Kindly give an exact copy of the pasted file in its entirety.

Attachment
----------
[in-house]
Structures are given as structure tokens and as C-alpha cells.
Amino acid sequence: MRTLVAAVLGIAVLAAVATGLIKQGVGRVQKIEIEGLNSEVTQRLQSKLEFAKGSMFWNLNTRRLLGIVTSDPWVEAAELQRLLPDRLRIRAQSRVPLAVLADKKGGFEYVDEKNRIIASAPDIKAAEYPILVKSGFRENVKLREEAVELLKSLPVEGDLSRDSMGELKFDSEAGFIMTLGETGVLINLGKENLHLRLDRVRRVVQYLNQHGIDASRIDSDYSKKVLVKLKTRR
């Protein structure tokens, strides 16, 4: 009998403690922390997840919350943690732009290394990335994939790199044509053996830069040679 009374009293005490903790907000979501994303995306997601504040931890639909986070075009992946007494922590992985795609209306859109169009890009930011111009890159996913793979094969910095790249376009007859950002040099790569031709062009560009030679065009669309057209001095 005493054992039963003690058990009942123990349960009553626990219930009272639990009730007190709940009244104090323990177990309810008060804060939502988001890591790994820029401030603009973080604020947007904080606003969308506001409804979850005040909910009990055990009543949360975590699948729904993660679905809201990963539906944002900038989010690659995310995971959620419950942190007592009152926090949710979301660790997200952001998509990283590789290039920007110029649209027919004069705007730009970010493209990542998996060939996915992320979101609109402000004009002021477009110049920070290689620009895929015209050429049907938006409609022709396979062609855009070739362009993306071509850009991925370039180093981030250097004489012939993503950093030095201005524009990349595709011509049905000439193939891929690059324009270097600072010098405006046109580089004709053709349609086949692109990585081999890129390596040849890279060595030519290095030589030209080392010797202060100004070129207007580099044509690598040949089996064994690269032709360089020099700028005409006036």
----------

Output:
[in-house]
Structures are given as structure tokens and as C-alpha cells.
Amino acid sequence: MRTLVAAVLGIAVLAAVATGLIKQGVGRVQKIEIEGLNSEVTQRLQSKLEFAKGSMFWNLNTRRLLGIVTSDPWVEAAELQRLLPDRLRIRAQSRVPLAVLADKKGGFEYVDEKNRIIASAPDIKAAEYPILVKSGFRENVKLREEAVELLKSLPVEGDLSRDSMGELKFDSEAGFIMTLGETGVLINLGKENLHLRLDRVRRVVQYLNQHGIDASRIDSDYSKKVLVKLKTRR
């Protein structure tokens, strides 16, 4: 009998403690922390997840919350943690732009290394990335994939790199044509053996830069040679 009374009293005490903790907000979501994303995306997601504040931890639909986070075009992946007494922590992985795609209306859109169009890009930011111009890159996913793979094969910095790249376009007859950002040099790569031709062009560009030679065009669309057209001095 005493054992039963003690058990009942123990349960009553626990219930009272639990009730007190709940009244104090323990177990309810008060804060939502988001890591790994820029401030603009973080604020947007904080606003969308506001409804979850005040909910009990055990009543949360975590699948729904993660679905809201990963539906944002900038989010690659995310995971959620419950942190007592009152926090949710979301660790997200952001998509990283590789290039920007110029649209027919004069705007730009970010493209990542998996060939996915992320979101609109402000004009002021477009110049920070290689620009895929015209050429049907938006409609022709396979062609855009070739362009993306071509850009991925370039180093981030250097004489012939993503950093030095201005524009990349595709011509049905000439193939891929690059324009270097600072010098405006046109580089004709053709349609086949692109990585081999890129390596040849890279060595030519290095030589030209080392010797202060100004070129207007580099044509690598040949089996064994690269032709360089020099700028005409006036």